Under current federal law, annuities receive special tax treatment. Income tax on annuities is deferred, which means you are not taxed on the interest your money earns while it stays in the annuity. Tax-deferred accumulation is not the same as tax-free accumulation. An advantage of tax deferral is that the tax bracket you are in when you receive annuity income payments may be lower than the one you are in during the accumulation period. You will also be earning interest on the amount you would have paid in taxes during the accumulation period. Most states’ tax laws on annuities follow the federal law. You should consult a professional tax advisor to discuss your individual tax situation.
Many states have laws that give you a set number of days to look at the annuity contract after you buy it. If you decide during that time that you do not want the annuity, you can return the contract and get all your money back. This is often referred to as a free look or right to return period. The free look period should be prominently stated in your contract. Be sure to read your contract carefully during the free look period.
You should think about what your goals are for the money you may put into the annuity. You need to think about how much risk you are willing to take with the money as well. Ask yourself the following questions: How much retirement income will you need in addition to what you will get from Social Security and pension, will you need that additional income only for yourself or yourself and others, How long can you leave money in the annuity and does the annuity let you get money when you need it.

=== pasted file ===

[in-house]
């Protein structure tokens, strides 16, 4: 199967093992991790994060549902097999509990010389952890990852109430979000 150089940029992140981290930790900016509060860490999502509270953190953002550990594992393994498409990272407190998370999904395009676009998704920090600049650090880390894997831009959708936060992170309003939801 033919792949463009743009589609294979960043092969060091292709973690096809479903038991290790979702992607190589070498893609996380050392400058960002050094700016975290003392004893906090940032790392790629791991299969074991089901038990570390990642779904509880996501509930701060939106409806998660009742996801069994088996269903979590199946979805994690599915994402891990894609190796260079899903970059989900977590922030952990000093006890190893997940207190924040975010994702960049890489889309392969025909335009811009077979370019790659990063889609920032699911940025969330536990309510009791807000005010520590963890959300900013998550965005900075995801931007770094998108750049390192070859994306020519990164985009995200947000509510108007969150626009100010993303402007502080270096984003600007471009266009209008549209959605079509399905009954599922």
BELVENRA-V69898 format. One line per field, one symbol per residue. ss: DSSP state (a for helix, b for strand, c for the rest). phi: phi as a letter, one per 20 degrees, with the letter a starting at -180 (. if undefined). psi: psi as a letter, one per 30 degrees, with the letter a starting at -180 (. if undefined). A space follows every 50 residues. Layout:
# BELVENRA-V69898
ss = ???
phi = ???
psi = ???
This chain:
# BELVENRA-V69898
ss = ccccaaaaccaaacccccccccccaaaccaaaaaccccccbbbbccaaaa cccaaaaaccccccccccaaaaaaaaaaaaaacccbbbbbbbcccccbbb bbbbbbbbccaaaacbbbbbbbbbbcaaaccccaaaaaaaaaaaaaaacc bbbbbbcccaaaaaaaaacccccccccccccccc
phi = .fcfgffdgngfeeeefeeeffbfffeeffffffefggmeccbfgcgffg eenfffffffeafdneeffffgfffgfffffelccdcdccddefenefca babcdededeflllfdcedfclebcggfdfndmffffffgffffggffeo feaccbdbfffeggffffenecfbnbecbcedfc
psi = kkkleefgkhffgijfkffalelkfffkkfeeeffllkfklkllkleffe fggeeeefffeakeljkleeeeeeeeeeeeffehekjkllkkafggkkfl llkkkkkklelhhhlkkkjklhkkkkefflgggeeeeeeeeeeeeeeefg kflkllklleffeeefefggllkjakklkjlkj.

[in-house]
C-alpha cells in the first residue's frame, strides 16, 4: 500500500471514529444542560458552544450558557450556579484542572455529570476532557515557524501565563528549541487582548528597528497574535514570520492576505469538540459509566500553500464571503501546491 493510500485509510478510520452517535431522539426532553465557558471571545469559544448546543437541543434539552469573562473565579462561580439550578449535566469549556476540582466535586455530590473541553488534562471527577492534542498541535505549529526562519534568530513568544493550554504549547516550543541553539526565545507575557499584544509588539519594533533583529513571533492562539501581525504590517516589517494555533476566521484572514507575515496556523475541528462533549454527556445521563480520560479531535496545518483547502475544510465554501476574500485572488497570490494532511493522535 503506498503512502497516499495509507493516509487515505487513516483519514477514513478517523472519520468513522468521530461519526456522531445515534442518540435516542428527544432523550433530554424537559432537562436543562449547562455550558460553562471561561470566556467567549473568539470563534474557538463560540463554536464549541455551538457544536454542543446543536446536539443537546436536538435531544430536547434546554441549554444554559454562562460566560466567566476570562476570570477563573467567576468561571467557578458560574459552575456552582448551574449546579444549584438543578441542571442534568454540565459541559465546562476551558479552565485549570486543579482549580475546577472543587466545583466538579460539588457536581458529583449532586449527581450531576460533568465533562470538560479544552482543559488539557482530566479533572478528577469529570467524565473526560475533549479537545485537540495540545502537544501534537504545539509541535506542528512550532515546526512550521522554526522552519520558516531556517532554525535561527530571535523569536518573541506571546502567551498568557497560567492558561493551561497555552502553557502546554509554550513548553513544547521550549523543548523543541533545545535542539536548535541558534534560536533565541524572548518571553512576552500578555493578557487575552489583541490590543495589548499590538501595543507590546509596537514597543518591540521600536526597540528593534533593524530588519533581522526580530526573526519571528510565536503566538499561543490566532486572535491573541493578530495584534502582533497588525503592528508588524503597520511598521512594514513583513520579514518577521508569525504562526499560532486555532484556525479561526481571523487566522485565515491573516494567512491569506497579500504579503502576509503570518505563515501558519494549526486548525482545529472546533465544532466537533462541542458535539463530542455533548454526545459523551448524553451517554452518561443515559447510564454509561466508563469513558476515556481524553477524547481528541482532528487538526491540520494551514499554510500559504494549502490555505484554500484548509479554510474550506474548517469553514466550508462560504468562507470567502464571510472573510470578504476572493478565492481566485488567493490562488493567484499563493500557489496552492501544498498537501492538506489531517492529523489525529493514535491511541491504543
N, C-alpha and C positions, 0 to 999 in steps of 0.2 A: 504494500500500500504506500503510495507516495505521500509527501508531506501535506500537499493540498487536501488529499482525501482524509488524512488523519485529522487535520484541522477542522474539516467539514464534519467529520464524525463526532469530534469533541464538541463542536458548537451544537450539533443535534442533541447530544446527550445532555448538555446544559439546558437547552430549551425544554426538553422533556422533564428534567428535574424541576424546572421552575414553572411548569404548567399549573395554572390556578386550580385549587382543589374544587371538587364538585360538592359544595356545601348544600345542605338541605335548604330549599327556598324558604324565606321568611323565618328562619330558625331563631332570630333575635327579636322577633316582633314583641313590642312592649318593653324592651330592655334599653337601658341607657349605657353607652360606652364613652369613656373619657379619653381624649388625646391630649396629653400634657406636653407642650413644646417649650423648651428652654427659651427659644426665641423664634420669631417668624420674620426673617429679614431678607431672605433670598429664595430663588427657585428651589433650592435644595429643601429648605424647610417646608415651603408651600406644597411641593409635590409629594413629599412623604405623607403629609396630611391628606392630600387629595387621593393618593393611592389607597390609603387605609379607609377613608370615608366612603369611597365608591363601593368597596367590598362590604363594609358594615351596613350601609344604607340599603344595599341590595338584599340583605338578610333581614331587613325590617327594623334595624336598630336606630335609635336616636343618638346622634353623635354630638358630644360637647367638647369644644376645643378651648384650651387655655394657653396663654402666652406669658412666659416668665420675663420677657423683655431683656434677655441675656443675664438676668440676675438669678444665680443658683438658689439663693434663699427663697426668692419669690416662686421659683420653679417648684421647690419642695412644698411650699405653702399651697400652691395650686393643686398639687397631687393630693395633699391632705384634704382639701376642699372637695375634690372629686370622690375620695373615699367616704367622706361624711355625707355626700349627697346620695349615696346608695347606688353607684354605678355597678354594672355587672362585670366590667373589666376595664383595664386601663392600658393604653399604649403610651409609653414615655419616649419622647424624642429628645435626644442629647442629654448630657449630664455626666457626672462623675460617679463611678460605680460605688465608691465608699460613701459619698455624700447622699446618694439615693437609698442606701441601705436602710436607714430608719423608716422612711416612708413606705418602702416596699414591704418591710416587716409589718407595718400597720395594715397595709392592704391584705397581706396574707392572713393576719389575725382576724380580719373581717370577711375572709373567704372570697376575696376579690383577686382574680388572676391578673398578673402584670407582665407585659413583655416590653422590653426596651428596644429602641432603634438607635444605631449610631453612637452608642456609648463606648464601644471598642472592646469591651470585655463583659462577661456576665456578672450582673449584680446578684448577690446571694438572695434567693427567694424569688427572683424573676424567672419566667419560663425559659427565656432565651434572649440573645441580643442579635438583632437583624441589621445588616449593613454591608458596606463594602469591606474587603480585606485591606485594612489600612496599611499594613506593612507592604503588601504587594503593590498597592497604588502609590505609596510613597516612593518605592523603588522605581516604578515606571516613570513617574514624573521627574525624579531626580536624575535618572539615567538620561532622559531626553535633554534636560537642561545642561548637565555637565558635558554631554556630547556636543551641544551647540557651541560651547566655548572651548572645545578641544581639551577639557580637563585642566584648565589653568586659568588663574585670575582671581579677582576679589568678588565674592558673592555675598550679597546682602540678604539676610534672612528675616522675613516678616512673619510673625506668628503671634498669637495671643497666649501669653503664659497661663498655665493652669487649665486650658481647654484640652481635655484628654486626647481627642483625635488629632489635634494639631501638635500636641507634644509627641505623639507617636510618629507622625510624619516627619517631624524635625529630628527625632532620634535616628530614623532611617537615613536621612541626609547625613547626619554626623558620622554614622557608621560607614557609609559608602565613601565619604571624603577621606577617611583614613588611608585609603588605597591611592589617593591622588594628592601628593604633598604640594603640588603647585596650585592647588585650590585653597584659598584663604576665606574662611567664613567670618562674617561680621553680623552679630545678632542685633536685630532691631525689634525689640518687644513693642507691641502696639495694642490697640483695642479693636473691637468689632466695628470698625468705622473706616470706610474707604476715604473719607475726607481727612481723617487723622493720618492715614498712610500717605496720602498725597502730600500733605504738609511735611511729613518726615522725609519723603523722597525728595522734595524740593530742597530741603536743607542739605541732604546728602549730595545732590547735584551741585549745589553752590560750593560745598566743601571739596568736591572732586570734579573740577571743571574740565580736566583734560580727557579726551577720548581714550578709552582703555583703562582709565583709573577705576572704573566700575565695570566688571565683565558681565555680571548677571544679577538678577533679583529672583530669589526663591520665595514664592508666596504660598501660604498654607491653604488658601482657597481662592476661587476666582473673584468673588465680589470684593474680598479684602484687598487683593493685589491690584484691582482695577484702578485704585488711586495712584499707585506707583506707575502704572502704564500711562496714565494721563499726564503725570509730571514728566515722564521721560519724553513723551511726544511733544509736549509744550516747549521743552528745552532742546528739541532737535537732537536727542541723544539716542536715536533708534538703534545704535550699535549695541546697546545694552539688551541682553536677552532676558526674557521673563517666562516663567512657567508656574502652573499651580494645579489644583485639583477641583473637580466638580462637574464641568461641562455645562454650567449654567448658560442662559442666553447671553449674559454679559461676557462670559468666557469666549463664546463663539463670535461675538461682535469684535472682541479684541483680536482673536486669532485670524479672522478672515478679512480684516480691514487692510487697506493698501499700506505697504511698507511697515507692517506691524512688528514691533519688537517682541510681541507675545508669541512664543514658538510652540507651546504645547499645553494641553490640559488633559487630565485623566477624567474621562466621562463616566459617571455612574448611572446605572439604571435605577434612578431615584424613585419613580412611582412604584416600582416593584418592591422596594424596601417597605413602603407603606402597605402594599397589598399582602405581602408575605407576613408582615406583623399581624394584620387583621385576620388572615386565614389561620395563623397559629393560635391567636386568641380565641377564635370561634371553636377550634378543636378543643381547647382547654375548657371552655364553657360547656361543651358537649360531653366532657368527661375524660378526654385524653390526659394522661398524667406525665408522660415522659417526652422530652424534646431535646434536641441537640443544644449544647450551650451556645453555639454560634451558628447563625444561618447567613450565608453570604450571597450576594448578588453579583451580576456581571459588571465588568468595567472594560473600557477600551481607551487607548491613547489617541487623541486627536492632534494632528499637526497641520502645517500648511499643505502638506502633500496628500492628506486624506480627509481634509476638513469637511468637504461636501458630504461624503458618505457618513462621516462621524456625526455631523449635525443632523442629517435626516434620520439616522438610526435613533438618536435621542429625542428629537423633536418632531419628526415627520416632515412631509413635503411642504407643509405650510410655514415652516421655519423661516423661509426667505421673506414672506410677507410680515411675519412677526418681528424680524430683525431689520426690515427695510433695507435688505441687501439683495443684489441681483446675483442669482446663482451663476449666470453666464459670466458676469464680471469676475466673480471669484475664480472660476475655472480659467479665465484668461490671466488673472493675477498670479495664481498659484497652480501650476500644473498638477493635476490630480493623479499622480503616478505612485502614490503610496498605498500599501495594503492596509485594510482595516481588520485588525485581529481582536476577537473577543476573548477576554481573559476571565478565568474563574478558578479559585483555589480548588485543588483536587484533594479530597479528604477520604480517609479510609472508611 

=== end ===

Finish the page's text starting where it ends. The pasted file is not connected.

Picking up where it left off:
A few questions that you should ask your agent are: Is this a single premium or multiple premium contract, what is the initial interest rate and how long is it guaranteed, what is the guaranteed minimum interest rate, can I get a partial withdrawal without paying surrender or other charges and is there a death benefit.
Before you decide to buy an annuity, you should review the contract. Terms and conditions of each annuity contract will vary. Ask the agent and company for an explanation of anything you do not understand. Do this before any free look period ends. Compare information for similar contracts from several companies. Comparing products may help you make a better decision. If you have a specific question or cannot get answers you need from the agent or company, the Iowa Insurance Division.
Source: National Association of Insurance Commissioners, May 28, 2008.